9 whether or not to continue with the previous tasks?
10 A. Of course, if there is nothing new, there are no objections, and
11 there are no new orders, it is only logical for a person to continue what
12 they were doing before, and that implies that, to my understanding, the
13 commander agrees with what you are doing.
14 Q. And did you go to Potocari on the 13th?
15 A. Yes, I did. I spent sometime at the brigade, and after that, I
16 left for Potocari. And that was more or less my first task on the day.
17 Q. And did you encounter Dusko Jevic, aka Stalin, again on the 13th?
18 A. If I remember correctly, I saw him on the 13th, and I
19 communicated with Dusko Jevic. That was the only officer, as far as I
20 can tell, that I had direct contact with.
21 Q. And was there any information that you had acquired that you
22 shared with Mr. Jevic on the 13th?
23 A. Yes. On the morning of the 13th, I already had a lot of
24 information relating to the overall situation primarily to the movement
25 of the Muslims and the capture of Muslims in the Konjevic Polje sector.
1 When I saw Jevic on the 13th, I told him if he can get in touch with the
2 police elements that were on the Bratunac-Konjevic Polje road, to tell
3 them that the people captured there should be gathered in Konjevic Polje
4 and then transferred to Bratunac to the facilities that had already been
5 designated for detention.
6 Q. And, sir, what was your understanding of what would happen
7 ultimately to those men who were captured along that road and transferred
8 to the Bratunac area?
9 A. In view of all the circumstances and everything I saw and heard
10 beforehand, and in view of the overall situation that prevailed in this
11 area, because I have to emphasise this, that the area where Srebrenica --
12 of Srebrenica, Bratunac is the area where a terrible crime and bloodbath
13 took place in the previous period, and I knew everything that had
14 happened before, because I was a native of that area, my conclusion was,
15 and I was convinced that all those who were captured on that road would
16 be taken to Bratunac and that they would end in the same way as those who
17 were taken to Potocari. Because, in my opinion, there was no distinction
18 between the treatment of those who were captured on the road and those
19 who were separated on the 12th and detained in the Vuk Karadzic
20 elementary school.
21 Q. And when you say "end up in the same way," what do you mean?
22 A. I meant just like all the others that were detained beforehand
23 would be killed. Just as it happened with those who were taken to
24 Bratunac. They were all killed.
25 Q. And just to be clear on the record, I see at line 3 of page 39,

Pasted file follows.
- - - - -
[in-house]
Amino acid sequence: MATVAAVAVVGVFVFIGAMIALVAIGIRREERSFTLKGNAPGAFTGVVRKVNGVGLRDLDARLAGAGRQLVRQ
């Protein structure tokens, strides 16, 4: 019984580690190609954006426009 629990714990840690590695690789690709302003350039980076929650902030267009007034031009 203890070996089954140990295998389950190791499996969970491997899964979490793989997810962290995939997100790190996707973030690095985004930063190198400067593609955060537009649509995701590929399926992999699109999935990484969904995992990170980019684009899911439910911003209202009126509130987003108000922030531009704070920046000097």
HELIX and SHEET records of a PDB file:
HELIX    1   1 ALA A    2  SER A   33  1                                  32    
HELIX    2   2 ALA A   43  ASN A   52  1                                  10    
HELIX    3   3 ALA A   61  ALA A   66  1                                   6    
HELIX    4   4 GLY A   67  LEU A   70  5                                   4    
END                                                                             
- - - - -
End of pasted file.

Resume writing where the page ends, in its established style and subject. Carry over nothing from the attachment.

1 what's written here, sir, is: "They would end in the same way as those
2 who were taken to Potocari."
3 Is that what you meant to say, that they would end up in the same
4 way as the men taken to Potocari, or did you mean something else?
5 A. I said those who were taken from Potocari and detained in the
6 Vuk Karadzic elementary school in Bratunac.
7 Q. Okay. Now to move things along a little bit, on the 13th, it's
8 fair to say you went to Konjevic Polje twice; is that correct?
9 A. Yes, that's correct.
10 Q. Tell us about the first time you went there.
11 A. The first time I went to Konjevic Polje was around 1230 hours, if
12 I remember correctly, and the reason was, the information that along this
13 road Bratunac-Konjevic Polje-Nova Kasaba, the commander of the Main Staff
14 was to pass along that road. I took all the necessary security measures
15 along the route of the corps commander or the commander of the
16 Main Staff, and my duty was to check the situation on the road. Along
17 with a member of the military police of the Bratunac Brigade, I travelled
18 in a Golf car and I inspected that section of the road. Perhaps half an
19 hour later, because the distance is about 20 kilometres, I arrived in
20 Konjevic Polje.
21 If you are interested in what I was doing in Konjevic Polje and
22 the rest of it, I can tell you about that, but basically that was my
23 first visit.
24 If you want to hear about my next visit, I stayed in
25 Konjevic Polje for a certain period of time, and then after
1 General Mladic passed through, I returned to Bratunac.
2 Q. And did you actually have personal contact with General Mladic in
3 Konjevic Polje on the 13th?
4 A. Yes, I did. As he was passing through, he stopped in
5 Konjevic Polje, and I reported to him in Konjevic Polje. I walked up to
6 him. I greeted him, and I said, Commander, sir, all is well, the road is